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How one credit union addressed cannabis banking compliance

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From her start with Southern Chautauqua Federal Credit Union in Lakewood, New York, more than eight years ago, Lindsay Hubbard set a goal to steer her institution into the cannabis banking world.

When she joined the credit union, “I realized there’s still such a horrible stigma surrounding cannabis out there, and it’s something that’s never put me off personally. … So I wanted to be able to look into that and quickly found out there are limited resources available to the industry, and I wanted to be a solution for them,” said Hubbard, the credit union’s chief compliance officer.

The $129 million-asset SCFCU announced the launch of Flora, its newly formed cannabis banking program, on Oct. 6. Farmers and other vendors in the marijuana industry who meet SCFCU’s membership requirements can open a business account and utilize services such as savings and checking, investing, online banking and more.

As long as members operate within legal boundaries, and the credit union has methods for regulating and monitoring transactions, the risks associated with servicing potential customers are manageable, Hubbard said.

As part of the initiative for developing Flora’s framework for onboarding and gathering necessary information under Bank Secrecy Act regulations, the credit union partnered with the Bonita Springs, Florida-based Green Check Verified. The technology firm offers financial institutions tools for tracing and verifying the cash coming from their cannabis clients, as well as bespoke reports needed for filing currency transaction records and suspicious activity reports.

Kevin Hart, chief executive and founder of Green Check, explained how streamlining the processes for documentation and parsing transactions through the addition of technology helps reduce the compliance burden undertaken by financial institutions.

“Just because somebody has a license from the state, they can’t show up with a duffel bag full of cash like Scarface and say let’s do business together. …  There is so much more complexity to it and this is where technology comes into play because it allows Lindsay to be a compliance officer, not a cannabis regulator,” Hart said.

Hart emphasized that by directly integrating into each cannabis client’s financial accounting system, the firm can run transactional data through its compliance algorithm while lowering the costs and stresses associated with vetting each transaction.

Because cannabis is not yet legalized at the federal level, many financial institutions remain hesitant to get involved in the industry. The National Credit Union Administration sees this as an opportunity for credit unions to step in as providers for underserved marijuana businesses seeking access to mainstream financial products.

“Helping these businesses to access legitimate financial services, where they can perform electronic transactions, deposit funds and secure reliable access to affordable credit will only help to spur that growth,” Rodney Hood, board member of the NCUA, said in a prepared speech to the Emerging Markets Coalition in Washington. “We need to give them an on-ramp to the mainstream financial services system.”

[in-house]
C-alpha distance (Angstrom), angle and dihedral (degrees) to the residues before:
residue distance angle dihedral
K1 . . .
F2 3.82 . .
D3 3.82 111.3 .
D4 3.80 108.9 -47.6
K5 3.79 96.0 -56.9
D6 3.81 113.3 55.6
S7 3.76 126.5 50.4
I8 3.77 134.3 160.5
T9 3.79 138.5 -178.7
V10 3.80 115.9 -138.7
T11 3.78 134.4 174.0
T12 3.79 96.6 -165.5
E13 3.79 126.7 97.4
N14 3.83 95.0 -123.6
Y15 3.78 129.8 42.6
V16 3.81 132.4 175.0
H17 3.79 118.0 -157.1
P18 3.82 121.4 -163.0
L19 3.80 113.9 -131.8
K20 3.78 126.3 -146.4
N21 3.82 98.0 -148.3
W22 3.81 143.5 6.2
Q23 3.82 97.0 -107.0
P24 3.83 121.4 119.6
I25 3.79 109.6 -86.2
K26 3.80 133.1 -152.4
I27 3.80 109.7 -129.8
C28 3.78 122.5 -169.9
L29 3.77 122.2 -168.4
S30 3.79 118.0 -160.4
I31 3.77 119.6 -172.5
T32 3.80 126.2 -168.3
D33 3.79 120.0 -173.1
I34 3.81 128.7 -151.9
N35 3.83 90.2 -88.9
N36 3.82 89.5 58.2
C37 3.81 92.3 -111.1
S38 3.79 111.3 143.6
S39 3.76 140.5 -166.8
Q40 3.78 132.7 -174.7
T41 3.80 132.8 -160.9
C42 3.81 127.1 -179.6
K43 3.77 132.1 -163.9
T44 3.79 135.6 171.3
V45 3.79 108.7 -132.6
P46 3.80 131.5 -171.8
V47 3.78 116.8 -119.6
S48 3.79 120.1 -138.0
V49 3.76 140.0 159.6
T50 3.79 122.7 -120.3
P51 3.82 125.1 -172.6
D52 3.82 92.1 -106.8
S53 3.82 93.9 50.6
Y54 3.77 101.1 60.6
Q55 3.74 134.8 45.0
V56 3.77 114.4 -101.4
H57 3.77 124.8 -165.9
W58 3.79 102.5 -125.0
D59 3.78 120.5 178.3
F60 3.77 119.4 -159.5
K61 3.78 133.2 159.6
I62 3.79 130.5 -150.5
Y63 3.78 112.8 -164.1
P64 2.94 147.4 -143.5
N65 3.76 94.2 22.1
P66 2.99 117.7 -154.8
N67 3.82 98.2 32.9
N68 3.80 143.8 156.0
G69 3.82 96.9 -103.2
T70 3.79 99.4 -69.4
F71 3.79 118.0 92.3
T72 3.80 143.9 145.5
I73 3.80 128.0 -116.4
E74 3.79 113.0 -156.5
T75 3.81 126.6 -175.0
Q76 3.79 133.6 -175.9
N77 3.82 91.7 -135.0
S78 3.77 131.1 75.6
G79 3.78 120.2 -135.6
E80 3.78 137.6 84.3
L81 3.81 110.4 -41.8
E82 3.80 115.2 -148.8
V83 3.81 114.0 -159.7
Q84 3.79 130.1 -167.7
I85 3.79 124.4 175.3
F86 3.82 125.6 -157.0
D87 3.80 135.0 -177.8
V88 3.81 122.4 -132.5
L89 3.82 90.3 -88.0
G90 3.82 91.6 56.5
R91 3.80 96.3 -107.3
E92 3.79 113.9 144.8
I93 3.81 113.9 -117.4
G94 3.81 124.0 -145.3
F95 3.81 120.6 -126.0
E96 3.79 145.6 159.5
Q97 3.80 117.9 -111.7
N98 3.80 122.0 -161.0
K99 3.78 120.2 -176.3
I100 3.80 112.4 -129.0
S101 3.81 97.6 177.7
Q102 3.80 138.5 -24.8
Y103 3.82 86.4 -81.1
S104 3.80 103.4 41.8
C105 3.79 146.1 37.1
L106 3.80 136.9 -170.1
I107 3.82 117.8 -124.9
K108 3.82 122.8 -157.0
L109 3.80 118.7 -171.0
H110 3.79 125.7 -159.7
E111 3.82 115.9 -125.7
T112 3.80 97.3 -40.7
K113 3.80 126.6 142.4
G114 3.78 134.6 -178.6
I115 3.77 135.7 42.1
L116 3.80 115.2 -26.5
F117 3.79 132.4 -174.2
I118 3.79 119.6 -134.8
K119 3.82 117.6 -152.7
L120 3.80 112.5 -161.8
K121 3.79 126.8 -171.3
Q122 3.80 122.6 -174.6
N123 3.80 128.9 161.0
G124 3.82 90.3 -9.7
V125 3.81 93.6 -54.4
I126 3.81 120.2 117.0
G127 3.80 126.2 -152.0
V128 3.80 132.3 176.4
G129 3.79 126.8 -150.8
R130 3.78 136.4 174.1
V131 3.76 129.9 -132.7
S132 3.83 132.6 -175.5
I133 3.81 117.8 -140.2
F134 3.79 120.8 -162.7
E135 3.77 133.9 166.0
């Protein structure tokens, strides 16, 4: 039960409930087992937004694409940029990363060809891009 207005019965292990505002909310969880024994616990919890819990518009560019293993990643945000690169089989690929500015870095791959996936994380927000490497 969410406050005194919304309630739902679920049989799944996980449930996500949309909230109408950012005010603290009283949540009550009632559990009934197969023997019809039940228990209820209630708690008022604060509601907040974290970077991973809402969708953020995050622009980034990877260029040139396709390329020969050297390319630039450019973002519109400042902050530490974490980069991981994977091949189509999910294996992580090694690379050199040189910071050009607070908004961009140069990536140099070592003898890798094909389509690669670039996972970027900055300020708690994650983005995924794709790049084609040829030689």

Institutions such as the $1.1 billion-asset Vermont State Employees Credit Union in Montpelier and the $3 billion-asset Needham Bank in Needham, Massachusetts, are deepening their roots within the pot-banking industry as the regulatory climate surrounding the crop evolves.

Other examples include Safe Harbor Financial, a cannabis banking company launched by the $589 million-asset Partner Colorado Credit Union in Arvada last year as a subsidiary and helmed by its then-CEO Sundie Seefried, who later left the credit union to dedicate her time to the new venture. The company was recently acquired by Northern Lights Acquisition for $185 million in cash and stock.

Seefried explained that the total burden varies depending on the amount of business a credit union will put on their books, leaving smaller institutions to struggle with the costs of compliance.

“At this point in time, we file 1,000 reports a month and you cannot miss one of those reports, according to regulations,” Seefried said. “When I talk to financial institutions at this point in time, I pretty well tell them if you’re going to create a sizable portfolio, you probably shouldn’t be smaller than $300 to $400 million of assets because we see financial institutions get in and get out due to resource issues.”

Even with potential allowances from the Secure and Fair Enforcement (SAFE) Banking Act that would protect institutions interacting with cannabis companies, experts with the Credit Union National Association argue that other risks also come into play at the federal level.

“A couple of risks credit unions have to keep in mind is that they could face criminal liability for [serving] a business that engages in this activity because it is federally illegal, the NCUA could pull the credit union’s charter and terminate the Share Insurance account,” and many others, said Madison Rose, director of advocacy and counsel for payments and technology at CUNA.

Credit unions positioned for reaching underserved communities and businesses within their fields of membership can see cannabis consumers as the next opportunity, provided that it’s feasible, Rose said.

“It comes down to being able to serve members in a way that they need, [as] that’s what credit unions are intended for. … Our mission is to serve our members where they are and this might be a way of doing that,” Rose said.

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